INTRODUCTION

 Fortunately for those of us interested in air operations from World War 2, many first-hand accounts exist in writing through the plethora of auto biographies, biographies and through some sound recordings. The interest in this period of history has not diminished. The memory of those who lived to pass on their stories and those who did not, will live on forever in print for future generations to learn about.  As time marches on, the chances of unearthing new stories are diminishing as those who were there sadly leave us for blue skies up above.  

Very occasionally we are lucky to happen across a story that has not been told and through, diaries and log books come fascinating stories that must be added to first hand accounts and primary source information we have available. 

 By chance I was having a conversation with an ex airline pilot friend and fellow aviation enthusiast about risk in aviation and we got around to talking about air operations in the far east in World War 2. He mentioned he had been listening to a sound recording made by a Sussex man who flew the P47 for the RAF in Burma. He said it was a fascinating tale of his training, conversion to the P47 and finally operations in the last few months of the war in the far east.   

I was lucky enough to be able to borrow the disks and spent hours listening to the voice of a man I had never met, but I was blown away by his story telling and loved his ability to bring to life aviation, his trials and tribulations and the risks involved in aviation.

 As soon as I listened to this passage I was hooked:-

 ‘Now the switch was moved in the opposite direction to the engage position and the scream ended abruptly in a heavy grunt and the four bladed propeller began to turn each blade six feet long. Round it went the valves in the cylinder heads making urgent gasping noises, then whoosh, away she went bursting into a rich roaring note. Lovely exciting noises they were. Smoke came swirling back in a hot blast past the cockpit, streams of flames sometimes if the engine had been a bit slow in picking up. Beautiful moments these. That present bit of fear was now completely banished, and I was never troubled with it again. There was anxiety at times, yes, a lot of that, but never again that useless nauseating fear.’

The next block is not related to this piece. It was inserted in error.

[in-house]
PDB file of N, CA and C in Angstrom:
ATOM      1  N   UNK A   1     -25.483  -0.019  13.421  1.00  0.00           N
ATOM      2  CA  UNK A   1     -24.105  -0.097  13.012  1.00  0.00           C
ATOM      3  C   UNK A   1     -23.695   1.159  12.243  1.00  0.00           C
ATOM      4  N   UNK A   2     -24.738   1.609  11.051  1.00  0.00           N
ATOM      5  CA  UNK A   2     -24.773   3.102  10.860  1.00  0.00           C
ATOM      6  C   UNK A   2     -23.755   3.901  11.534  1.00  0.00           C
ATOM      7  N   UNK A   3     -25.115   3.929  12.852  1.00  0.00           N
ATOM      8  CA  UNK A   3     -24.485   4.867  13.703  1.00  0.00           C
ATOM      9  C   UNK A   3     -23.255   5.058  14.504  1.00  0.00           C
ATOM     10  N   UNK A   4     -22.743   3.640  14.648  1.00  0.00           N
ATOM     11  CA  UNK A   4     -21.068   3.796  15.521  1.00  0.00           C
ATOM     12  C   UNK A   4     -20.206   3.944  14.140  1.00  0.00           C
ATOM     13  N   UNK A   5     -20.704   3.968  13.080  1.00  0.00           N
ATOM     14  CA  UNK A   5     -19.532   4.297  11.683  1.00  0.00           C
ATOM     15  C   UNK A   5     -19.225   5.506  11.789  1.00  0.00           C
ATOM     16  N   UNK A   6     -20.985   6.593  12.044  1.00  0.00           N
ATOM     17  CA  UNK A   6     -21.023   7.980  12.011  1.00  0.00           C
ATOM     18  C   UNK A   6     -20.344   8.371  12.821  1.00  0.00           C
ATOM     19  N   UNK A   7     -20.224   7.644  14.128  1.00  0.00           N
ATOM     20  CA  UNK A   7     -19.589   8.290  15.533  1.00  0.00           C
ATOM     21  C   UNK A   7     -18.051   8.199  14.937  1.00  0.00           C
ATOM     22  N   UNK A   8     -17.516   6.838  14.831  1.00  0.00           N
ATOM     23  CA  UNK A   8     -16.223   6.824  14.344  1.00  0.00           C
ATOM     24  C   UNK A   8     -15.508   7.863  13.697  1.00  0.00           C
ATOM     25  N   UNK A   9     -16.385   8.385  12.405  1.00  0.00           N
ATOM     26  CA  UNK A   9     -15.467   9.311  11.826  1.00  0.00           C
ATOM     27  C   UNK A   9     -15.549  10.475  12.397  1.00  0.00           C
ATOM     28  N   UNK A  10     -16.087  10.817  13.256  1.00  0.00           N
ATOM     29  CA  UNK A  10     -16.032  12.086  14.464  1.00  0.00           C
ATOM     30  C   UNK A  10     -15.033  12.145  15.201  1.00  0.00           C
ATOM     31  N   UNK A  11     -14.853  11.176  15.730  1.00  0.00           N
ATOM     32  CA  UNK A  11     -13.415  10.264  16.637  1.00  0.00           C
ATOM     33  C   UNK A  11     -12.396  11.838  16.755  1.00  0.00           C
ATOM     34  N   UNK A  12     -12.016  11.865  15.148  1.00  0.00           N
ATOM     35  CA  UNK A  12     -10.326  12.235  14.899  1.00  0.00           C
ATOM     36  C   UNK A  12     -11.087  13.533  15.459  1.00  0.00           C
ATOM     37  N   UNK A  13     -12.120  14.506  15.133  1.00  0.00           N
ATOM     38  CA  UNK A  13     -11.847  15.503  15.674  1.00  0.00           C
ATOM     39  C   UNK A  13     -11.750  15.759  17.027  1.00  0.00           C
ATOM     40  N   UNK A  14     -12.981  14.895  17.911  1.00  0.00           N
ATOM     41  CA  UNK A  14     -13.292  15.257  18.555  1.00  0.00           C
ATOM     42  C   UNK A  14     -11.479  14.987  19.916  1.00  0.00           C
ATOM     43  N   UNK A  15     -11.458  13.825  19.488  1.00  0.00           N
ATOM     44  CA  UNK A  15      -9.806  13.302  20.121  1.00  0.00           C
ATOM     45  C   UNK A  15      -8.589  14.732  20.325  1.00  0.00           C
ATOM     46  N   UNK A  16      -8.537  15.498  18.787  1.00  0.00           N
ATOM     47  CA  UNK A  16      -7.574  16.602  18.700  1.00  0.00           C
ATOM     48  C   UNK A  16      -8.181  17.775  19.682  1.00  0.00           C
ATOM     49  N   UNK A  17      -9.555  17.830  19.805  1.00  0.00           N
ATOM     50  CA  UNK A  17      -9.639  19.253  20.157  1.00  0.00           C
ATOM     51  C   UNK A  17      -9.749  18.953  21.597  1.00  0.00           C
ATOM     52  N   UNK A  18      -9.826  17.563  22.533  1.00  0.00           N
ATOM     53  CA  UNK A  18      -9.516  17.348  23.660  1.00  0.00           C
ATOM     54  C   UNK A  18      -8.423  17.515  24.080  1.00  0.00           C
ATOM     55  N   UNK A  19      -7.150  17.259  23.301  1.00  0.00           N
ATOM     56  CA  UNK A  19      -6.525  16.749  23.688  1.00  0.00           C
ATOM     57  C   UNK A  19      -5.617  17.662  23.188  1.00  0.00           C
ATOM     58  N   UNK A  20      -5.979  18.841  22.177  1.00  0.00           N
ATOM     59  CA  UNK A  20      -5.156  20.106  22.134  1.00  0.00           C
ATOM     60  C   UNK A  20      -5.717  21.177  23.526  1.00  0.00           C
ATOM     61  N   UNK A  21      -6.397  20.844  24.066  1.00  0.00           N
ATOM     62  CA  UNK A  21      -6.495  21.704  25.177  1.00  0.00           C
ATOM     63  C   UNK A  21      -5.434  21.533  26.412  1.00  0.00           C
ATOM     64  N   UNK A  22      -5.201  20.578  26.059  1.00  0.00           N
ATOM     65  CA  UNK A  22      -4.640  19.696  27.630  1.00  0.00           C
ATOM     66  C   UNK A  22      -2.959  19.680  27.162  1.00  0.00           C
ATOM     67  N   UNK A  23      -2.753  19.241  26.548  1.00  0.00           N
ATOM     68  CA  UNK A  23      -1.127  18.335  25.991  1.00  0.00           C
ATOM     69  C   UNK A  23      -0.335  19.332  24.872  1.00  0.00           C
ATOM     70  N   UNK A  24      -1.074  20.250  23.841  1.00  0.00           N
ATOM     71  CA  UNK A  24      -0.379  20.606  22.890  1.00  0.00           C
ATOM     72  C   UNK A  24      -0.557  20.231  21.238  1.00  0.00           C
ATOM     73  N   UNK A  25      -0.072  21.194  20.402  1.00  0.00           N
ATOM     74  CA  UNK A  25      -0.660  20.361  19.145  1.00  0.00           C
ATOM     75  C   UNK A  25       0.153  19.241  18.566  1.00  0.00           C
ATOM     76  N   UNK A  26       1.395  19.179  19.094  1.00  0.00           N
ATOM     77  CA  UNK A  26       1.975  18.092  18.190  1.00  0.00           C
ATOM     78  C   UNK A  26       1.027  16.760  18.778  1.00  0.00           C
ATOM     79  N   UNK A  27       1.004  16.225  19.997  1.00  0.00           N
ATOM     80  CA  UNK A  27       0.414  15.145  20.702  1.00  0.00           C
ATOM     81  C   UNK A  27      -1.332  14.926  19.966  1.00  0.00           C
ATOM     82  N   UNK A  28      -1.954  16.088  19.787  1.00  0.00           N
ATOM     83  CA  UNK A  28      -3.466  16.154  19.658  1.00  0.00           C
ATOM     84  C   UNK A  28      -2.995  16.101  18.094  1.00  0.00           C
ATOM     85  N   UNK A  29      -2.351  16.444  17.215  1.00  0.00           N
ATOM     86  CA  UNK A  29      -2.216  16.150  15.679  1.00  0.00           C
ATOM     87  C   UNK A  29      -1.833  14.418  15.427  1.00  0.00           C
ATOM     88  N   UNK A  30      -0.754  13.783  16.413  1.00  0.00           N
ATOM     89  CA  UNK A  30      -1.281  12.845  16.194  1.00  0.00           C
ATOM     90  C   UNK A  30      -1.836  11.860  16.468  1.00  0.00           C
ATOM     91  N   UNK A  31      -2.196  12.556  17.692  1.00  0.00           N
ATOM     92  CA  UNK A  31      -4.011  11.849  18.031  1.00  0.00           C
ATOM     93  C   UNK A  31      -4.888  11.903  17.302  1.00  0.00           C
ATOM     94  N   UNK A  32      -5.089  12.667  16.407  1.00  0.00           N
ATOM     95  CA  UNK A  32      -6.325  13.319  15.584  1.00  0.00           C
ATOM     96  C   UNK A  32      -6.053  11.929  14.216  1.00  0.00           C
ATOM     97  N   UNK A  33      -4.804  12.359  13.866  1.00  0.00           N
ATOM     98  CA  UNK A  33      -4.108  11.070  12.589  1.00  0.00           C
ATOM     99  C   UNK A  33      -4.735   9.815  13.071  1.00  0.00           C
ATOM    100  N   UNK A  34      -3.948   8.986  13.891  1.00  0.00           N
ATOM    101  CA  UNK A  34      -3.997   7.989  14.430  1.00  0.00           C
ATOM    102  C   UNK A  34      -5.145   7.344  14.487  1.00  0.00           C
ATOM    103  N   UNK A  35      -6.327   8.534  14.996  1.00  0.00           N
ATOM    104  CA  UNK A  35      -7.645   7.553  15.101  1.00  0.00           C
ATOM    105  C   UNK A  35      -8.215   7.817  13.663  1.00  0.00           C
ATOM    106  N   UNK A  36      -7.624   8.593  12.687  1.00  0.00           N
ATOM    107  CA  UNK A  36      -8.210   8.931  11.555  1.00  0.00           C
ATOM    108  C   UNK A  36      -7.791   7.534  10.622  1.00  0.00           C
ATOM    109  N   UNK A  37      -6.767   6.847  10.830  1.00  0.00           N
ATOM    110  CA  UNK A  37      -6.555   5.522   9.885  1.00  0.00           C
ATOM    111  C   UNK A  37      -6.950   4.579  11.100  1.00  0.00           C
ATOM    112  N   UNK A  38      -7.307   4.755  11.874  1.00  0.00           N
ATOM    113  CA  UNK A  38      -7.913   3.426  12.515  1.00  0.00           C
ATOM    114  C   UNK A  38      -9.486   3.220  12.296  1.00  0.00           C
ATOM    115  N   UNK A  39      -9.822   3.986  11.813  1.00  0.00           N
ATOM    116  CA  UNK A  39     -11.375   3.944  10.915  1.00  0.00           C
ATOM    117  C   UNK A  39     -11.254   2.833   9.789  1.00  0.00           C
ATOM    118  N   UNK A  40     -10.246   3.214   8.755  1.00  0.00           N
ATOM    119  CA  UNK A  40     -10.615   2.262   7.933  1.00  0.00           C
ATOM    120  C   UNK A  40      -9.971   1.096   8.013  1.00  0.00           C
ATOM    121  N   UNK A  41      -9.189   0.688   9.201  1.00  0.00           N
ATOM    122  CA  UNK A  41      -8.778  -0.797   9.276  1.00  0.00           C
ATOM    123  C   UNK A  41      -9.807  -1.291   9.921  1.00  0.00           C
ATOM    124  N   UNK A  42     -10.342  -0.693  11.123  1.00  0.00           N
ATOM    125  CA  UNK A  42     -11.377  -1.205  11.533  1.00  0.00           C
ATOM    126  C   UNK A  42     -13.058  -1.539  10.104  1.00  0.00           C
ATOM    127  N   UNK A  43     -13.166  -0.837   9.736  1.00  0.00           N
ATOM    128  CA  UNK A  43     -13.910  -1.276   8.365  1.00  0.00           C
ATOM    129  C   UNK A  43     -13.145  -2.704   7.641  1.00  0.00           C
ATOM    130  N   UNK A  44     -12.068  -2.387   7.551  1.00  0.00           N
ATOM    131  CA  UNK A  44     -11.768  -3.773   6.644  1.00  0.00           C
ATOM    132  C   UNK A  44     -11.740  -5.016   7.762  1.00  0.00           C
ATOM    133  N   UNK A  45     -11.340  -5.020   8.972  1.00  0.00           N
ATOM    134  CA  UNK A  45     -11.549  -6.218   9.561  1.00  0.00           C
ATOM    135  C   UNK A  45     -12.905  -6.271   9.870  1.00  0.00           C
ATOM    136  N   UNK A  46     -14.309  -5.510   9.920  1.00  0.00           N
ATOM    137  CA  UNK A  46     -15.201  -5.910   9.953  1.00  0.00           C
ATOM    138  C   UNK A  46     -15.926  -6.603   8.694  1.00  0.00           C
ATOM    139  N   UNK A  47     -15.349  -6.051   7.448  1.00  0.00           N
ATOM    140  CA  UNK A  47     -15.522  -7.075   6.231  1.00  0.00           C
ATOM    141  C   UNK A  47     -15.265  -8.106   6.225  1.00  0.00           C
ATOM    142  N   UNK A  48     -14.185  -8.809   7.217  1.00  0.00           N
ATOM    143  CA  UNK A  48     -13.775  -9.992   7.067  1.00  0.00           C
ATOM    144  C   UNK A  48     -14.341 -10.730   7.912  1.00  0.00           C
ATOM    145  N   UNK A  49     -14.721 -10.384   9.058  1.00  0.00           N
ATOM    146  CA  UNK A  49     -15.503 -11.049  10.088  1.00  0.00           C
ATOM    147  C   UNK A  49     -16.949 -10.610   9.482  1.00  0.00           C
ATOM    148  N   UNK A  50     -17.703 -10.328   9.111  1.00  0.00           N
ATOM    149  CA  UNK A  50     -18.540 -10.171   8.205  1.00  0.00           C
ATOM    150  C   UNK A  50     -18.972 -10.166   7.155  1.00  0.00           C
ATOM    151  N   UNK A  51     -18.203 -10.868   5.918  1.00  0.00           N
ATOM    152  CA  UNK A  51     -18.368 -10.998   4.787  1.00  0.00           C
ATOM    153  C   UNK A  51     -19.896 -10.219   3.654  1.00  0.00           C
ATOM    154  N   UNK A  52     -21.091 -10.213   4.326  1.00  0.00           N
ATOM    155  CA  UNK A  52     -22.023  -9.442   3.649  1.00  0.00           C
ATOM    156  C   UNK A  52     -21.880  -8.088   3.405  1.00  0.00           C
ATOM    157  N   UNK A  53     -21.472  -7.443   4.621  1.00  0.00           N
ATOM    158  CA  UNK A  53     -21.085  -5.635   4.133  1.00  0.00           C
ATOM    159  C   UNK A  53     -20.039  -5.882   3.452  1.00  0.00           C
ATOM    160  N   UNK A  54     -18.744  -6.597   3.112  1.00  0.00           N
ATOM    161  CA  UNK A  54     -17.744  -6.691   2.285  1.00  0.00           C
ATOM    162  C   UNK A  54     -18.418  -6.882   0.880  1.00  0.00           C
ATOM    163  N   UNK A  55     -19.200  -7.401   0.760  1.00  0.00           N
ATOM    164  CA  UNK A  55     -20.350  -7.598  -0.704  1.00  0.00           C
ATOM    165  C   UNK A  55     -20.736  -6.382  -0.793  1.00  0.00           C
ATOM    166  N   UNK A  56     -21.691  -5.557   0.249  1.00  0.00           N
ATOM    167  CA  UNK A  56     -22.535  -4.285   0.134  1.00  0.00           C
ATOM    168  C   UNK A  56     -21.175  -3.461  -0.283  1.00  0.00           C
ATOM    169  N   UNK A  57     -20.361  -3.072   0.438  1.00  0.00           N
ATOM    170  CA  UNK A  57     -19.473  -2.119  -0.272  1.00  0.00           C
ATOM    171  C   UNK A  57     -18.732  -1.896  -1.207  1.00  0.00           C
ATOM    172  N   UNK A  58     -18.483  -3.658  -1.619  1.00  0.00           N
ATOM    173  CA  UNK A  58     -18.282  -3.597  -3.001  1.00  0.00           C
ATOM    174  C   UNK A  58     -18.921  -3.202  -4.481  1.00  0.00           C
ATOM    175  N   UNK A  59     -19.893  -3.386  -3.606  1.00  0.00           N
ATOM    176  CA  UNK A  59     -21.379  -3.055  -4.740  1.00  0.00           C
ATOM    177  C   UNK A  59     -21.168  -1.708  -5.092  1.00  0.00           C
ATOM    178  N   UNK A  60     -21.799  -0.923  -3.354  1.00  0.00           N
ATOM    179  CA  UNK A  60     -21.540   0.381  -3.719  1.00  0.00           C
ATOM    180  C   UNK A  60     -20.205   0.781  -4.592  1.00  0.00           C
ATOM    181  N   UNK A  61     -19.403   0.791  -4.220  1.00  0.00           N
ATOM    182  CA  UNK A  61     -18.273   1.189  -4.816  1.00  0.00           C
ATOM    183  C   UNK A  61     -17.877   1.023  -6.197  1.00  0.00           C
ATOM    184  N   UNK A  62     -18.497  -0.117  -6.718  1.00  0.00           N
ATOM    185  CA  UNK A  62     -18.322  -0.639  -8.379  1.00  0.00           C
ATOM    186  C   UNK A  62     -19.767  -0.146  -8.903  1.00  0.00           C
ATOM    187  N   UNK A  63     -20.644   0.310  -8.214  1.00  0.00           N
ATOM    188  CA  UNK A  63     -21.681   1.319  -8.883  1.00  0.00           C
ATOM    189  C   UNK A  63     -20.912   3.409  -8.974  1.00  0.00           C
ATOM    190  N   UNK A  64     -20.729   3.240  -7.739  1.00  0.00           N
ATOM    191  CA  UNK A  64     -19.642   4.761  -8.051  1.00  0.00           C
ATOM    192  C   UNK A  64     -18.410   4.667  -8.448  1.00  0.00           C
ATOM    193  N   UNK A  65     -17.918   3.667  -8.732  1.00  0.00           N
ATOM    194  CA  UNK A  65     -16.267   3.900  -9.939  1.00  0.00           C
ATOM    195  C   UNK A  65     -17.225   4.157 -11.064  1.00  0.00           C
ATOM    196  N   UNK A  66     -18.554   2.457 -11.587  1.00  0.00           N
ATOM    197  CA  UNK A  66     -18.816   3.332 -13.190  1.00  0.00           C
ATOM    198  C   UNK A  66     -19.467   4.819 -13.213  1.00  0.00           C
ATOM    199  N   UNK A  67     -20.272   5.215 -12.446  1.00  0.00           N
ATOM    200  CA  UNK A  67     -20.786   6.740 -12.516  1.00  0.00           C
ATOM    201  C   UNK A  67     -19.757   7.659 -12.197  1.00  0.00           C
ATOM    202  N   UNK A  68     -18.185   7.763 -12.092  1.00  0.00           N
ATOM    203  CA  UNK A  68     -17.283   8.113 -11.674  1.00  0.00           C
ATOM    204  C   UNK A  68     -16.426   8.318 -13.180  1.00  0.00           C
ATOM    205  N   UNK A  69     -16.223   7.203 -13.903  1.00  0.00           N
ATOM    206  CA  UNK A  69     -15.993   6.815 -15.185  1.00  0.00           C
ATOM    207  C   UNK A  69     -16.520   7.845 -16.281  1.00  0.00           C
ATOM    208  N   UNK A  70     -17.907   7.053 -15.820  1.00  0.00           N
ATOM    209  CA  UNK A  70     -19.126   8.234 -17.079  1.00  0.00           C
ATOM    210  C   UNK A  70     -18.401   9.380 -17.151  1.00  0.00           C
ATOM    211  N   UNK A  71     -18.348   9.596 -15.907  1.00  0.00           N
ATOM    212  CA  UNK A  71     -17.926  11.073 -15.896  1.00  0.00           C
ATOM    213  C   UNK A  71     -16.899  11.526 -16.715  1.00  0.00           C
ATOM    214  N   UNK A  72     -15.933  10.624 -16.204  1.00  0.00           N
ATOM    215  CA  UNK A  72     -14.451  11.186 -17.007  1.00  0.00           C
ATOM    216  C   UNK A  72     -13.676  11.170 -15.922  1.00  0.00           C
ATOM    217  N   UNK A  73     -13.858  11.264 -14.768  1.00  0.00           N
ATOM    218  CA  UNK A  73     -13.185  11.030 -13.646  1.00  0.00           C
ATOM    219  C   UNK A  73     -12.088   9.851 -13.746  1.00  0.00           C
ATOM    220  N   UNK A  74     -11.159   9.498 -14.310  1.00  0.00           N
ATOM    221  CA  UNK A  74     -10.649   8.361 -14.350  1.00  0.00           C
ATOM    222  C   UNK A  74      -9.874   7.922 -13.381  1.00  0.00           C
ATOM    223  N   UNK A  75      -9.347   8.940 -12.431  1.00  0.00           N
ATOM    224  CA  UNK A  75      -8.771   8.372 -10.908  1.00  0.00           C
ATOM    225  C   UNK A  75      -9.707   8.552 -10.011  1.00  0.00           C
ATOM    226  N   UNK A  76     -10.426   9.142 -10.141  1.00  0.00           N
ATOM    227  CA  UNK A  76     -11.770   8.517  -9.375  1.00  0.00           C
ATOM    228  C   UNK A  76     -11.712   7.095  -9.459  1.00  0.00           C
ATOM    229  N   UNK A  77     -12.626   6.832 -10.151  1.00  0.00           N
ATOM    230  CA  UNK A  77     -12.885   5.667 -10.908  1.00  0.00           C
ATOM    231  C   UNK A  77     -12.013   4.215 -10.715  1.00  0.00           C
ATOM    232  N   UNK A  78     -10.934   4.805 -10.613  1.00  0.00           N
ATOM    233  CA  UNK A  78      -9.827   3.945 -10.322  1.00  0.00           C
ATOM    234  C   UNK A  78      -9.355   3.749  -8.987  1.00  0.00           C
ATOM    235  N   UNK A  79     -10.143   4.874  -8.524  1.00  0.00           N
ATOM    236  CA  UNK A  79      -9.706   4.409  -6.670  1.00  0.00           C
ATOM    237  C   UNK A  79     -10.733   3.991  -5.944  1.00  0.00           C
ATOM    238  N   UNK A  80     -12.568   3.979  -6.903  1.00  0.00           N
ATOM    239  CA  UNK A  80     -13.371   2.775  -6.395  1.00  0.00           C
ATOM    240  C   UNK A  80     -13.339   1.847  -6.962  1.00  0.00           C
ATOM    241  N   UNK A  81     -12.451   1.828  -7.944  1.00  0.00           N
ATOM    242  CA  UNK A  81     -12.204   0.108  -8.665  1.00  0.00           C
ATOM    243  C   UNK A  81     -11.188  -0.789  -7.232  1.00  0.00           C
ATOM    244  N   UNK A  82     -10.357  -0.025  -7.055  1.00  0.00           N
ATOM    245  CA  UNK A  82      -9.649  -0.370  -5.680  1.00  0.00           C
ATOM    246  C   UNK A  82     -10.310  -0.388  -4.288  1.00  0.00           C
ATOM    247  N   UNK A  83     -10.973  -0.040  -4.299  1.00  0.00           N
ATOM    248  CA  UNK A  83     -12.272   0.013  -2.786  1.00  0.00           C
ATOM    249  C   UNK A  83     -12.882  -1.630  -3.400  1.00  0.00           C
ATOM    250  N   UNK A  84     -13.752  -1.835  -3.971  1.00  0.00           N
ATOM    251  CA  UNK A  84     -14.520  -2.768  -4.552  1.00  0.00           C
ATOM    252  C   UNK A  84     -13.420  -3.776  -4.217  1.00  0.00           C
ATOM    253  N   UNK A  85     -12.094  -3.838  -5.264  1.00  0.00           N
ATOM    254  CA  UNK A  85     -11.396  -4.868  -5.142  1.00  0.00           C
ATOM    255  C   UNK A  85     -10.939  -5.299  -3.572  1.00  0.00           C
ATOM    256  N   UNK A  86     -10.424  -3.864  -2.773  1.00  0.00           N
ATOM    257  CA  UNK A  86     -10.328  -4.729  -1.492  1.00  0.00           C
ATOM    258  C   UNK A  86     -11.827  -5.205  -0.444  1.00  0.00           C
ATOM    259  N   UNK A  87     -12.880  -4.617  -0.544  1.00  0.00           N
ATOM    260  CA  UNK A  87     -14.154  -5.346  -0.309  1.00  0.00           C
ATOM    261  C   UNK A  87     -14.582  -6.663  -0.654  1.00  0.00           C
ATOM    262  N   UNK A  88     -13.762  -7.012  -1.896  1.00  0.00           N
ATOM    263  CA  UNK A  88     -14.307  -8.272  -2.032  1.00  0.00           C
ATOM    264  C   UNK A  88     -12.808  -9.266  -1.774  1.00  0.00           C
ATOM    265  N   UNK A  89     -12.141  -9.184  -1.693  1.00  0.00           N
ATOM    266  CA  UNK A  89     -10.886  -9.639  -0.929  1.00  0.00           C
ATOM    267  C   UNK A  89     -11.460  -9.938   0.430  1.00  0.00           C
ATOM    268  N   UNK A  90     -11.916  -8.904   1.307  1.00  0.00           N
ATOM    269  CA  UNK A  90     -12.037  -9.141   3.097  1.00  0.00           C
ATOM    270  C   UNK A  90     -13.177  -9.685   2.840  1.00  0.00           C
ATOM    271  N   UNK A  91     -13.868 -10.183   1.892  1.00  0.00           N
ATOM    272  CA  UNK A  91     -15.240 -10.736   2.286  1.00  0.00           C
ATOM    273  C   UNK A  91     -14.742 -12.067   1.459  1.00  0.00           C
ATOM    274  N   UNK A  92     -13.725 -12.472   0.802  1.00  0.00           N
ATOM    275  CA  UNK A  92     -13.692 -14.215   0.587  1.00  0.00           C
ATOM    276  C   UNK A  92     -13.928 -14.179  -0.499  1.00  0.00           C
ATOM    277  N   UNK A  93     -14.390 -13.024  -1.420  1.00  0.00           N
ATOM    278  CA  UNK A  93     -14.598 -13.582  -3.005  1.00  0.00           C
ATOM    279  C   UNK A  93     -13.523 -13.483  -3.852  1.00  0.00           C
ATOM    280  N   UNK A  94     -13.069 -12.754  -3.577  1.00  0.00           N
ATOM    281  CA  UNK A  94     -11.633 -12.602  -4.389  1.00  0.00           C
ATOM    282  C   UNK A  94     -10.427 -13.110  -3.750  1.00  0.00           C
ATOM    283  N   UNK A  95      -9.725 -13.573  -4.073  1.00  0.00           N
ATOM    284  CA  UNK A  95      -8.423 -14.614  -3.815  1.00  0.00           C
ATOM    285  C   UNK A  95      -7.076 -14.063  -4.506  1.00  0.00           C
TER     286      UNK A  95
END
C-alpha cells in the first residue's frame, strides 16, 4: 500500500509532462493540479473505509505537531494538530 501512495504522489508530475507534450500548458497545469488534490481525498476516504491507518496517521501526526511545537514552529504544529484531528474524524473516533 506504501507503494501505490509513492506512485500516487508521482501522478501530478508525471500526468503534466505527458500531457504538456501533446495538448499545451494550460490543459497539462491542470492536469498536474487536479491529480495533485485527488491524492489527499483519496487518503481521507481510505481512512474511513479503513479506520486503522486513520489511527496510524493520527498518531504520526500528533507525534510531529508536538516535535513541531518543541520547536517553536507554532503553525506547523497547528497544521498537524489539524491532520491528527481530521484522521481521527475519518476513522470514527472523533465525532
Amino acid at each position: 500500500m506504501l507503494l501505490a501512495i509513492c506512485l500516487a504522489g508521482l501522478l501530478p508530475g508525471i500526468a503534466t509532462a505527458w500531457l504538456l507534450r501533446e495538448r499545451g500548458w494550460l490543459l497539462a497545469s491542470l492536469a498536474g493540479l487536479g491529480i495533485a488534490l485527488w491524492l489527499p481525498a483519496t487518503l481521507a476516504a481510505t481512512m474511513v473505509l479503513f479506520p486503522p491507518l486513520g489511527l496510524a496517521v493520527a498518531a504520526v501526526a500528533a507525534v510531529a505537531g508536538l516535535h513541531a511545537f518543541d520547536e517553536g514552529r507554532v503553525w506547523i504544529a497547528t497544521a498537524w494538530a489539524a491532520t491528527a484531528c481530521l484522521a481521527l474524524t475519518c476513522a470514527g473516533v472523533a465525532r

The way the story teller put across both his fear and at the same time his anxiety at starting this powerful 2800 horse power 18 cylinder radial of a P47 thunderbolt, about to head out on his first operational sortie captured my attention.

 Also what was nice was that the story was not just about his few months of combat, he took time to expand on his training, his observations, the chacters and the lead up to the culmination of his learning to make him a combat ready pilot. A great story of a little written about aircraft and a campaign that was worth putting into print but also a story that typified many pilots training through Tiger Moth grading in the UK to advanced flying training in Canada.

This is a great story of one mans war, from being selected for pilot training through to his trials and tribulations flying the P47 in Burma. 


 

 
 

© Copyright Mark Hillier